'I've lost everything': Small businesses claim fake online reviews killing them
A growing number of small businesses are being run into the ground by what they say are fake and exaggerated reviews would-be customers shouldn't trust.
Gee McCracken was flying high after her weight reduction company BodyOlogy brought in more than $1.5 million in revenue in just 10 months.
But her baby was about to go bust.
"Bang, two reviews, two turned into four reviews, we knew the other two were not genuine and I could not get anyone to listen to me," she told A Current Affair.
"Because the algorithm favours negative over positive, so if you put our name in as a key word, all you saw were the negative reviews."
Ms McCracken said her customers dried up and she lost her life savings.
"It was very, very painful to lose," she said.
"My whole life was in that business and it was gone, just because of a couple of reviews."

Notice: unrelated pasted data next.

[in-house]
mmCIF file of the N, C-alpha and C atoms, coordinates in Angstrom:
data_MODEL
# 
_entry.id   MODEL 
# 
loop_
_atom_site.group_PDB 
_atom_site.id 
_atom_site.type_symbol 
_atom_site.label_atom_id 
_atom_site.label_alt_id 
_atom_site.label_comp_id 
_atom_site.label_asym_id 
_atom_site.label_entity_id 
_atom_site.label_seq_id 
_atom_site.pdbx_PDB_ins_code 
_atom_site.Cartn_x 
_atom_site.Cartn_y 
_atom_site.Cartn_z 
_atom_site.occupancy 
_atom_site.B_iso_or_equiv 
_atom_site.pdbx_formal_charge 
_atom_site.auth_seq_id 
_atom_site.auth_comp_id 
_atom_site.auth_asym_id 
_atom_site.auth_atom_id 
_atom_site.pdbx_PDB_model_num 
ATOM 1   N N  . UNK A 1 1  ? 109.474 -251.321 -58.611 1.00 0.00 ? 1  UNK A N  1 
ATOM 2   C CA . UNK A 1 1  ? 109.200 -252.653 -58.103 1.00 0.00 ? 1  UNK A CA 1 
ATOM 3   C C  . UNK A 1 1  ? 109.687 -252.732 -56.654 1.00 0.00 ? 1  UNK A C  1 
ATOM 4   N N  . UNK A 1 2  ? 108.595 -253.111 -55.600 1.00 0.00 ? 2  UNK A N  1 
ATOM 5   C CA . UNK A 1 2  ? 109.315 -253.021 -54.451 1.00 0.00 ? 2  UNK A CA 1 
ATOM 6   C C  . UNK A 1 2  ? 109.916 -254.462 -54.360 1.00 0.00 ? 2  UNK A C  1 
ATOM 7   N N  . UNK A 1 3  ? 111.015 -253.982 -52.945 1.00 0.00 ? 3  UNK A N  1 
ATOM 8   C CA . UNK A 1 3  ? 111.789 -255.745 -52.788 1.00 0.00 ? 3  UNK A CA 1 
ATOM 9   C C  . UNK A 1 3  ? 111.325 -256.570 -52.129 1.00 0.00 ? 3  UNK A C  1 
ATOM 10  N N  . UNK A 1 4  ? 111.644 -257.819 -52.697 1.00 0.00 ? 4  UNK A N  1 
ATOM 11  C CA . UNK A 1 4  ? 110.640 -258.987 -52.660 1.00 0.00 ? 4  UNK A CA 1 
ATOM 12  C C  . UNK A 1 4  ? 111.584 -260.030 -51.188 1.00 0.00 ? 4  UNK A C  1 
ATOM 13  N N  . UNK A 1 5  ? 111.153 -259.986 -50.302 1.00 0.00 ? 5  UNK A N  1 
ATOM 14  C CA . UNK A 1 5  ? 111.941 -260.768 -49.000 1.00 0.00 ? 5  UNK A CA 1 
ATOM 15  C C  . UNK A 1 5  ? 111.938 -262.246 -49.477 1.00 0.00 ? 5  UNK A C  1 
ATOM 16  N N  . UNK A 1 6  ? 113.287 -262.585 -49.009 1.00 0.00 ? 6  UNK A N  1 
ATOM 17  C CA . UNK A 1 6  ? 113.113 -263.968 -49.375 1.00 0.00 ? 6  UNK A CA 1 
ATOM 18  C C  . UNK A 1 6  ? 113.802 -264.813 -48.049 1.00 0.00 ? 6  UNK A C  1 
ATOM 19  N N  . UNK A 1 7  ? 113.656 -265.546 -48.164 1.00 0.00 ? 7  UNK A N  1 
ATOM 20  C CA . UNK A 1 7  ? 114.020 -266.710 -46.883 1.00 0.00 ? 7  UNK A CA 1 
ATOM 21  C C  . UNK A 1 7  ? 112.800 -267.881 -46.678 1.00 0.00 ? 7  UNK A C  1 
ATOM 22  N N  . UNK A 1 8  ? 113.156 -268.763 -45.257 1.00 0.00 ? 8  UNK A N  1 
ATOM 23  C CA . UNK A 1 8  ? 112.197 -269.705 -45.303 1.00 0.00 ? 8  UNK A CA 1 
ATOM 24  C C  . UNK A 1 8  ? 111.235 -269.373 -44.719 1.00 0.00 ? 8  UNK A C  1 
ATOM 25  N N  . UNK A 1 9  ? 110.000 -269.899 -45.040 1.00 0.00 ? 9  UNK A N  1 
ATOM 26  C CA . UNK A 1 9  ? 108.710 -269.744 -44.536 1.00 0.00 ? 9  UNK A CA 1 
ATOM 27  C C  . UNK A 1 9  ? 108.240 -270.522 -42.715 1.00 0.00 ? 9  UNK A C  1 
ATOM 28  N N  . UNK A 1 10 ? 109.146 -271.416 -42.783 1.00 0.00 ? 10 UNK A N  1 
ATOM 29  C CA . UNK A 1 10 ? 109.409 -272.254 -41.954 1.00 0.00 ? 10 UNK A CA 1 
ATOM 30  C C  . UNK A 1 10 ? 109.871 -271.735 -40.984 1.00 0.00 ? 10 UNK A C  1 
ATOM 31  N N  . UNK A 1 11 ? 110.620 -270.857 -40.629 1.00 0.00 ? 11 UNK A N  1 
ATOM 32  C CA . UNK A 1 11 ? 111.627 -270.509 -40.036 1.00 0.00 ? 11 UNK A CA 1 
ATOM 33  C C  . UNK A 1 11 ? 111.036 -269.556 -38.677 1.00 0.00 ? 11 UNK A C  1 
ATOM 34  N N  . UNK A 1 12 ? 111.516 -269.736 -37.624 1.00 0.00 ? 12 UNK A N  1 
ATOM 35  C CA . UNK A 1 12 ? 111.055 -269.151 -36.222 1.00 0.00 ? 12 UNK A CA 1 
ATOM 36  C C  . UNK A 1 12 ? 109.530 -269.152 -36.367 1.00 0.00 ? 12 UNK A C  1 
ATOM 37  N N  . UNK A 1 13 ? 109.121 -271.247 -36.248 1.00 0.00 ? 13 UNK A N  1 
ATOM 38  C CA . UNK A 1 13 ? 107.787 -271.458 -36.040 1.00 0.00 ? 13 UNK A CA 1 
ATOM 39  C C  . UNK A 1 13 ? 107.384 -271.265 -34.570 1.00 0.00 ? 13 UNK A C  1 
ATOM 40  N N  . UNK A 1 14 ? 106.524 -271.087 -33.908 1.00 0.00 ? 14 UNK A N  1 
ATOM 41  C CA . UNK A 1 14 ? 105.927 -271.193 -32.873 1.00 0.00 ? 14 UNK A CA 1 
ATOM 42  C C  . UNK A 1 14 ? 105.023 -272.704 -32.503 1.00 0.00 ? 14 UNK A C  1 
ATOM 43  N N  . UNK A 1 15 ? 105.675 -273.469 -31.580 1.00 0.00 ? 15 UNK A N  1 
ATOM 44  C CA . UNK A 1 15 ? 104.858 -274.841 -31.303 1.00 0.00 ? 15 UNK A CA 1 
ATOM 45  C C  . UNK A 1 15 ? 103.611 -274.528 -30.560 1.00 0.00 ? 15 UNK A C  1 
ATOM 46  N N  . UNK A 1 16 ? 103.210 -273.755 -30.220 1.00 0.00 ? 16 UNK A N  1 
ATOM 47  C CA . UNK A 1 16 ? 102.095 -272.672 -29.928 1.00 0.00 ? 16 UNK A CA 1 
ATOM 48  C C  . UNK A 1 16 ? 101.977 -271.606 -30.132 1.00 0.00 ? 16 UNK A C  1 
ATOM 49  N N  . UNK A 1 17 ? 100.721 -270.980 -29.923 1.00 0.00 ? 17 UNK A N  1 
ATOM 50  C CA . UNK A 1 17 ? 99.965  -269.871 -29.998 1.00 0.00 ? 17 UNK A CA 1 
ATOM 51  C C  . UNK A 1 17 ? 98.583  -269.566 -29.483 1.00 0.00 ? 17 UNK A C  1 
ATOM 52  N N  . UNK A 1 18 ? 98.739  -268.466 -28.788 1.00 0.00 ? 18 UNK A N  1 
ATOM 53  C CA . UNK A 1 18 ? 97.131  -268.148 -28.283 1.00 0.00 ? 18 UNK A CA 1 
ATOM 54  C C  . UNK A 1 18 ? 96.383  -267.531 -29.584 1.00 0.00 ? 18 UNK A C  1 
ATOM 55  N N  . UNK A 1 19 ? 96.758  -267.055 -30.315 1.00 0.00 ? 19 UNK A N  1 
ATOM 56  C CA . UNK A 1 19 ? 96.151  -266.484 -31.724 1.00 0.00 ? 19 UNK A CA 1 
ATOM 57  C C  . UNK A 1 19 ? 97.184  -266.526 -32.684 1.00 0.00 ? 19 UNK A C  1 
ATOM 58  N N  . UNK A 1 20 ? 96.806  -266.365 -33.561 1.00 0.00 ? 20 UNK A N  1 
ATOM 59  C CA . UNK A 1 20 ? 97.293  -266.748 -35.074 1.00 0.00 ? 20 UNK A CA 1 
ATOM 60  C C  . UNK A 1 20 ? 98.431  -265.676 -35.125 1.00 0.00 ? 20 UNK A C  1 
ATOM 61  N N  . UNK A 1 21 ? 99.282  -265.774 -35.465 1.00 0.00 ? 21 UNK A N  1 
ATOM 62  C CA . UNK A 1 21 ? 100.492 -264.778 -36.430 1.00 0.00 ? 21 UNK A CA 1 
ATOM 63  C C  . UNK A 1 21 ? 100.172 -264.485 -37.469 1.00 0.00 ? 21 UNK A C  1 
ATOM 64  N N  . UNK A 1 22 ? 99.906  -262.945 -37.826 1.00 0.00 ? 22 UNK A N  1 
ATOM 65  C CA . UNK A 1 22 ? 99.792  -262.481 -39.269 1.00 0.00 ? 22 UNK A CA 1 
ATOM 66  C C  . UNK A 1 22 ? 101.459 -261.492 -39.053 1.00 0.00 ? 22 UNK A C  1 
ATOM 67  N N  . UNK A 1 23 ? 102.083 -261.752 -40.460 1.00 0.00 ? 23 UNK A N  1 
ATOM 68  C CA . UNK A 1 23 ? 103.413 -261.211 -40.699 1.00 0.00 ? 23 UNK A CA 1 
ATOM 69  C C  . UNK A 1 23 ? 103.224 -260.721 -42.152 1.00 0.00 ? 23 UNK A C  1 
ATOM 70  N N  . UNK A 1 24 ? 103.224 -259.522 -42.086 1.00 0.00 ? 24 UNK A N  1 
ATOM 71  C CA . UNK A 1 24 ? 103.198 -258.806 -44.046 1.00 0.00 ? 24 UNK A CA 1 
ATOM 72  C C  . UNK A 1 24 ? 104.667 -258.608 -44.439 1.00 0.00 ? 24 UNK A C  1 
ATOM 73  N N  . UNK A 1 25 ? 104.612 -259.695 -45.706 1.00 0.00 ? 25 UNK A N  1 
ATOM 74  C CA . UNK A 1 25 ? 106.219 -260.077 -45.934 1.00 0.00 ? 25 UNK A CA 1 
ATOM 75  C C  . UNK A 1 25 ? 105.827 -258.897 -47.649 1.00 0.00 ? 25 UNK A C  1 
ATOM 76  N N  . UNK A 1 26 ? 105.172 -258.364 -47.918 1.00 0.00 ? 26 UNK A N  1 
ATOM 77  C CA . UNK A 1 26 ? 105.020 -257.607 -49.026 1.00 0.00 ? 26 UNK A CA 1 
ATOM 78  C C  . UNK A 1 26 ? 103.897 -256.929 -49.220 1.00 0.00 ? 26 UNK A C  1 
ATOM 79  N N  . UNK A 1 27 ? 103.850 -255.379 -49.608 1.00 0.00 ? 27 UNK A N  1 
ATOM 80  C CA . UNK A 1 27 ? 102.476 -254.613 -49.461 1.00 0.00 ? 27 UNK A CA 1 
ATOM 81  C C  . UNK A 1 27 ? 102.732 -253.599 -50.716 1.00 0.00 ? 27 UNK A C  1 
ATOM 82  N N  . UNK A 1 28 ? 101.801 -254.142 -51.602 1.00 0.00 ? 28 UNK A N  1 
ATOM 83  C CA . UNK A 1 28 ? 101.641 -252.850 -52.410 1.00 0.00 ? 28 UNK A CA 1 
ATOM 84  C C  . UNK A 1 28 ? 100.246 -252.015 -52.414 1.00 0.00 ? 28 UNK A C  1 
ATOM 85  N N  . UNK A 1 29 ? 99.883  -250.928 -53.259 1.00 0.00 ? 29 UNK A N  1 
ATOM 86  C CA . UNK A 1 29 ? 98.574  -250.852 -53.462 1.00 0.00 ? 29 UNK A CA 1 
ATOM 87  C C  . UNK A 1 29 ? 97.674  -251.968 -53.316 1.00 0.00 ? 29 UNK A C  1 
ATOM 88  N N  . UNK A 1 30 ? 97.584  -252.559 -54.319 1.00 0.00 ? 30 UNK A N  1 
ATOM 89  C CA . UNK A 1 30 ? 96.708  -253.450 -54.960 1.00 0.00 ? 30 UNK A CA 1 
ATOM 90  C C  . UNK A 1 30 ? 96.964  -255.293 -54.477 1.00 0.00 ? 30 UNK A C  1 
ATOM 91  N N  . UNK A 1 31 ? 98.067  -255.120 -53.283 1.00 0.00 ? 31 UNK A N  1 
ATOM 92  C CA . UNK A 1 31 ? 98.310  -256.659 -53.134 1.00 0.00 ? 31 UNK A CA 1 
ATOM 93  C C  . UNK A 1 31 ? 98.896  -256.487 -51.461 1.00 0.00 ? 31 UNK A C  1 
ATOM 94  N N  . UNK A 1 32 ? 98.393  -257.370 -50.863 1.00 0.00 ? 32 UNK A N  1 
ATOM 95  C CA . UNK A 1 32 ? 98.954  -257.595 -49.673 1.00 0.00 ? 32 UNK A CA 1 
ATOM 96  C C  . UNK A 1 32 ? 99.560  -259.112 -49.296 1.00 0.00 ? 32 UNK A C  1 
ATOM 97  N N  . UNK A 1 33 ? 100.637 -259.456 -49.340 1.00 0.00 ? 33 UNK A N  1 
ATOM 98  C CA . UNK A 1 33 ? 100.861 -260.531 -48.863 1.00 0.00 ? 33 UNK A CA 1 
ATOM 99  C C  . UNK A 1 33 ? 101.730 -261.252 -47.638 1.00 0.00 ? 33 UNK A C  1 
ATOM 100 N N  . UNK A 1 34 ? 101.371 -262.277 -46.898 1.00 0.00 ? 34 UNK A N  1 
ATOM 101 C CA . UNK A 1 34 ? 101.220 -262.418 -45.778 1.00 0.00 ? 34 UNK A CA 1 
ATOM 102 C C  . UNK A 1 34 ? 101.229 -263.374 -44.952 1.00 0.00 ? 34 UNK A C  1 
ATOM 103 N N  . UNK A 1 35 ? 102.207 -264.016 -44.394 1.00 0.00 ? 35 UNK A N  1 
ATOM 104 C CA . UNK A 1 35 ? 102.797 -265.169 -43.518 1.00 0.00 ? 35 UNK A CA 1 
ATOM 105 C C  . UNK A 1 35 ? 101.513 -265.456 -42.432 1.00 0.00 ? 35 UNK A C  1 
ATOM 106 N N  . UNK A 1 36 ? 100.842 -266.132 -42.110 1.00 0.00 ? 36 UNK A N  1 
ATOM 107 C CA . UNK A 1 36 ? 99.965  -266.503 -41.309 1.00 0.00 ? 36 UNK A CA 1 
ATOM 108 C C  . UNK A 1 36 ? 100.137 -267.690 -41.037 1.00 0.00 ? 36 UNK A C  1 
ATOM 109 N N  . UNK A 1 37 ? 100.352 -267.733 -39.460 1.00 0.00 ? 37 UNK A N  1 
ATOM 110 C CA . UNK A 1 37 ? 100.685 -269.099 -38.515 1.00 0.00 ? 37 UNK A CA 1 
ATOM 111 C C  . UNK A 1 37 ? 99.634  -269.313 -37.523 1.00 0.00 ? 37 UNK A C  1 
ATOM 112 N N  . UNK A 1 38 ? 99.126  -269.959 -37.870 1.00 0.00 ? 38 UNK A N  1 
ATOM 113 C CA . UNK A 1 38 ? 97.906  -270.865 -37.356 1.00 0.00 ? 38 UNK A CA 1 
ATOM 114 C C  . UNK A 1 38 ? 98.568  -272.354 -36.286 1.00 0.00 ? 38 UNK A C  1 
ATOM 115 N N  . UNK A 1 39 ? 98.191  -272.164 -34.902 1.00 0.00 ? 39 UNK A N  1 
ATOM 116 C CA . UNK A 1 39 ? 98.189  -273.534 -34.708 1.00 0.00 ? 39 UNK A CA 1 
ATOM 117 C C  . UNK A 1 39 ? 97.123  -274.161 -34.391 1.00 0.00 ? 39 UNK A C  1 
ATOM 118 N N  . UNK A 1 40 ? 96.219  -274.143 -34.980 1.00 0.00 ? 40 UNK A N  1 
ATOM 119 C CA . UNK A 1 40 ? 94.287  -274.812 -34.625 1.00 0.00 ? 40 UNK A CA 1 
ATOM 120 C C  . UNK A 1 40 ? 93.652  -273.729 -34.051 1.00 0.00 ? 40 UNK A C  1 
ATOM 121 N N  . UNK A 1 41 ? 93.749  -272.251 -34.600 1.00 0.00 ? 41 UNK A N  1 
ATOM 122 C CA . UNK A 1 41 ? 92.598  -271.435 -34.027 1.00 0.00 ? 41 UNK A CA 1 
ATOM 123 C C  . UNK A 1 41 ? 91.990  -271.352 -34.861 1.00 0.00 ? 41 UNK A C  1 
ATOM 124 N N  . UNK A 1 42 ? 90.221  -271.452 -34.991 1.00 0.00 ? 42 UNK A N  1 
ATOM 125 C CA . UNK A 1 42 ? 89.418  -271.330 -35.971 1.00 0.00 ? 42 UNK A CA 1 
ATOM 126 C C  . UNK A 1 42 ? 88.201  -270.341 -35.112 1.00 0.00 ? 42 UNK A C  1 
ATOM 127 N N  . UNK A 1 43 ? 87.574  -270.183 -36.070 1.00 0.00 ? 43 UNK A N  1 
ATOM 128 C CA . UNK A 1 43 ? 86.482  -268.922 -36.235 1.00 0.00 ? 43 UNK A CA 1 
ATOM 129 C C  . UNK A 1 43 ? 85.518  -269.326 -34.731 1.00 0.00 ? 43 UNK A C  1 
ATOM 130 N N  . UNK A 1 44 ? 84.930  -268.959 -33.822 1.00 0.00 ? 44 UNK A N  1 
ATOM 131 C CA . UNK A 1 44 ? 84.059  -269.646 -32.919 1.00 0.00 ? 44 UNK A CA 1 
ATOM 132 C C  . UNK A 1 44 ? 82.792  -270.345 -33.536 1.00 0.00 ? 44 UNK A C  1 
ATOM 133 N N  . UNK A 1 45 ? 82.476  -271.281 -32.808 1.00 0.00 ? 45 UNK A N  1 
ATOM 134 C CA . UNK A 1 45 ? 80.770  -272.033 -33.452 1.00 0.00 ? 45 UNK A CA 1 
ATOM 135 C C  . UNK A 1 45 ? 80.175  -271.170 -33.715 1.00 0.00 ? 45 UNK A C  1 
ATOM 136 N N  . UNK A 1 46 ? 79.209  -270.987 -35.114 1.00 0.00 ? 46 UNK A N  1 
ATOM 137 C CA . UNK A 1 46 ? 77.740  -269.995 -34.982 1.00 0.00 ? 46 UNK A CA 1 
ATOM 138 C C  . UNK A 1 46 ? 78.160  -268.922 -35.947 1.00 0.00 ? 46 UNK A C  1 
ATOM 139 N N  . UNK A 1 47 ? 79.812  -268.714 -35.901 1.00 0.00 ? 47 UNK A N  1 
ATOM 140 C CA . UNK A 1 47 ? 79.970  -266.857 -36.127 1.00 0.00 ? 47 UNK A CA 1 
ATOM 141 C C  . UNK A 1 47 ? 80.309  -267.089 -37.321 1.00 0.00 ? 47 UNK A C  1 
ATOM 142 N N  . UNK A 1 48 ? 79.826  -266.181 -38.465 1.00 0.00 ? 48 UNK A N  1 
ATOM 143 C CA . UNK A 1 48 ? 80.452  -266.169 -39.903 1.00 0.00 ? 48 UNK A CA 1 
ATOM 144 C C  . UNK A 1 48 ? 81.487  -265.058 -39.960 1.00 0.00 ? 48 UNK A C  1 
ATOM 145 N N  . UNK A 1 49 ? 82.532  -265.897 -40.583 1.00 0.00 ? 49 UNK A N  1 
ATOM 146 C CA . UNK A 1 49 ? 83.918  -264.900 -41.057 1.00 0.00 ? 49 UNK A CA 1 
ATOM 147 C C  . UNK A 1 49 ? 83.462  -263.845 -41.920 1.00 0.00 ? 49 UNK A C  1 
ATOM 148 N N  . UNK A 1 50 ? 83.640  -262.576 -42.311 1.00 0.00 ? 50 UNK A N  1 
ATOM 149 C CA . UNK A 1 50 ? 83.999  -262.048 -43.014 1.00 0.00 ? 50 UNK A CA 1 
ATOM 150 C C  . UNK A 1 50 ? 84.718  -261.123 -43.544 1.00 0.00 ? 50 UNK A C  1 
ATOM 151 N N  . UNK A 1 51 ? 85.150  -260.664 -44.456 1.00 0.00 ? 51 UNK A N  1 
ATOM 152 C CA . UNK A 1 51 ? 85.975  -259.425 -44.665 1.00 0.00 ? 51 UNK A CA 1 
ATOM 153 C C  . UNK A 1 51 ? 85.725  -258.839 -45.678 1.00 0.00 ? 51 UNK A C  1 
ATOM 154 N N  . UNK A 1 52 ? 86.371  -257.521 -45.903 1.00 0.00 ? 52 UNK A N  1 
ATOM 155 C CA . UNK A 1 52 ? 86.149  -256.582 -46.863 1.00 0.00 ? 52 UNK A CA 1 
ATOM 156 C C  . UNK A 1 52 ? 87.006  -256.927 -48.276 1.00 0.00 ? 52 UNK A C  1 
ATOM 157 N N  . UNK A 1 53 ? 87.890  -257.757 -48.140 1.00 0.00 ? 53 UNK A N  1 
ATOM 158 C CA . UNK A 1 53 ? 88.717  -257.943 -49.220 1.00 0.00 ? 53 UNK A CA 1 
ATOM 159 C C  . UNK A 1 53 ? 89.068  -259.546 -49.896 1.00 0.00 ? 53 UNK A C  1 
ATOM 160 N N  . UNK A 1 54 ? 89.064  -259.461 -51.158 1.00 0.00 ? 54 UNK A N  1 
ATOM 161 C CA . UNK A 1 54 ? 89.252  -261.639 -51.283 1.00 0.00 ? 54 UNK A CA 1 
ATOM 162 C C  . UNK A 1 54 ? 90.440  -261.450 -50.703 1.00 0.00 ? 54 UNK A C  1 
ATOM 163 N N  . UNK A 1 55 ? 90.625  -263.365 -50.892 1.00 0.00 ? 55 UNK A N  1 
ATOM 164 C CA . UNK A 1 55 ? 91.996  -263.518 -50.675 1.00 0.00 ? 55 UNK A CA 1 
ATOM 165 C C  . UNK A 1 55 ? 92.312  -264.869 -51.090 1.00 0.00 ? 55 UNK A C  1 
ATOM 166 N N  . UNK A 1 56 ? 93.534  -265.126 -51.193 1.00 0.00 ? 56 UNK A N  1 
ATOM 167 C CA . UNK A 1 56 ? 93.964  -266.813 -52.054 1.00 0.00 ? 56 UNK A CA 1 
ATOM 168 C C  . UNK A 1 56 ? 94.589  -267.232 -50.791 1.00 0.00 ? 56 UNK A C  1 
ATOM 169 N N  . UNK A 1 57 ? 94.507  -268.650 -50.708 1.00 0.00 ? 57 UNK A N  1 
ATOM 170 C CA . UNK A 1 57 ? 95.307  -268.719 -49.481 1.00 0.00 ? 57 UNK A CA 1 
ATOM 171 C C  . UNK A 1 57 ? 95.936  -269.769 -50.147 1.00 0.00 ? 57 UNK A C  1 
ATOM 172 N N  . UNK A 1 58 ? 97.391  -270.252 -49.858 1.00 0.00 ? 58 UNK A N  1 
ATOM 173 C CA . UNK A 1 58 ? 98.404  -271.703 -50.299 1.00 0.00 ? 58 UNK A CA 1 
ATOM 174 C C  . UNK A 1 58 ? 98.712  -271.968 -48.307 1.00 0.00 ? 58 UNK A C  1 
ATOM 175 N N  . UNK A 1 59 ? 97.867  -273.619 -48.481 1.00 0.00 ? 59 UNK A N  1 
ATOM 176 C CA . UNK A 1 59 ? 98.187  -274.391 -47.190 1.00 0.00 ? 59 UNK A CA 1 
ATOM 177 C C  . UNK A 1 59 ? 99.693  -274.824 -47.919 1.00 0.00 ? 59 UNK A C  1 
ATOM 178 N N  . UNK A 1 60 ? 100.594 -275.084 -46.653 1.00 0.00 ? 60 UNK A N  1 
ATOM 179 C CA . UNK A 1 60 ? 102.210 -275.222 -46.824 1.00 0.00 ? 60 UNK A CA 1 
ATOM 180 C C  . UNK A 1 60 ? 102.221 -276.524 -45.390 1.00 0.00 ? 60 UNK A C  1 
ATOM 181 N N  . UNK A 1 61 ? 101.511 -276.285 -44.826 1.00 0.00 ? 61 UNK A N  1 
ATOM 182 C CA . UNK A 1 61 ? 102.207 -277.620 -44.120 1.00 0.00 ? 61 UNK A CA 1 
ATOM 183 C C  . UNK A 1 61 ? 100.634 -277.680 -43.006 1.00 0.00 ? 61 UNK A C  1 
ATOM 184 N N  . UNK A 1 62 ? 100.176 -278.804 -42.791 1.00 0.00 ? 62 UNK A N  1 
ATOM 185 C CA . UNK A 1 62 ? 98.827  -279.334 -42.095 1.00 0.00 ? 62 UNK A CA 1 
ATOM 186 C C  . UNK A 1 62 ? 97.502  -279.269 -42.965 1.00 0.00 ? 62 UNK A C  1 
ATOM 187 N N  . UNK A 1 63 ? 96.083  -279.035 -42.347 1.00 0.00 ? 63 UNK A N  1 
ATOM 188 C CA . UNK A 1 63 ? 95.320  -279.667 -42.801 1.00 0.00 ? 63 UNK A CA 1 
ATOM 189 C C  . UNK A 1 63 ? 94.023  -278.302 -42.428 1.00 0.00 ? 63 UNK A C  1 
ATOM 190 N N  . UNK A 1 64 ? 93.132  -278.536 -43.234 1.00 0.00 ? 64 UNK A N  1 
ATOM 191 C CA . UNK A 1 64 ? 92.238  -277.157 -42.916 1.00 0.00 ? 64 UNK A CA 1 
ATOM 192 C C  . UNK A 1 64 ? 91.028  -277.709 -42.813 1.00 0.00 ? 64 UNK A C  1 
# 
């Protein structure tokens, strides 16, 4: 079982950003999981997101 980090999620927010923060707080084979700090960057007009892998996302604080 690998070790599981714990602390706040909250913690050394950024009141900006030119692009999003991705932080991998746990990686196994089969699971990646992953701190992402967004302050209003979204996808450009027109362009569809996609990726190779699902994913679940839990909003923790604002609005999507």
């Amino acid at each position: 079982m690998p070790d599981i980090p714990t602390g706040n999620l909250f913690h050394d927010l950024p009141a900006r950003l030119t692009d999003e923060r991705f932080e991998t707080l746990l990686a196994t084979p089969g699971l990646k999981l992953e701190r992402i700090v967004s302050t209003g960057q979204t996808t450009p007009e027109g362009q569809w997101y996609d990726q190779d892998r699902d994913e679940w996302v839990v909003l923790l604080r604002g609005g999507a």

At its height David Johnson's moving company had nine trucks on the road with 27 permanent employees.
Now, it's just Mr Johnson and his dog.
"I've lost my house, I've lost my cars, I've lost everything," he said.
He blames a couple of untrue bad reviews for destroying his business.
As many as 75 per cent of social media users say they read reviews before making a purchase.
But business owners can pay for fake glowing reviews, and scammers can blackmail businesses with bad reviews.
Ira Bale owns two beauty salons and averages a five-star Google review - but that perfect rating was threatened last year.
"I received an email blackmailing me, that if I don't pay them $100, they're going to put lots of one-star reviews on Facebook," she said.
"The next day he emailed me and asked me for $500, he's then going to attack my Google reviews."
The scam artist left scathing fake reviews, complete with photos of clients Ms Bale had never seen.
She said she had to hire a lawyer to try to get them taken down.
"I was stressed, I was desperate," she said.
Ms McCracken had now launched her own rival review site business, thebom.com.au.
"We contact the business owner, give them the opportunity to view the review, and if it's a very unhappy, disgruntled customer, they have the opportunity to discuss it, resolve it, and then the review is published," Ms McCracken said.
She claimed customers could also benefit by accruing rewards points and redeeming shopping vouchers.
But despite being paid for by businesses, Ms McCracken was adamant her website had integrity.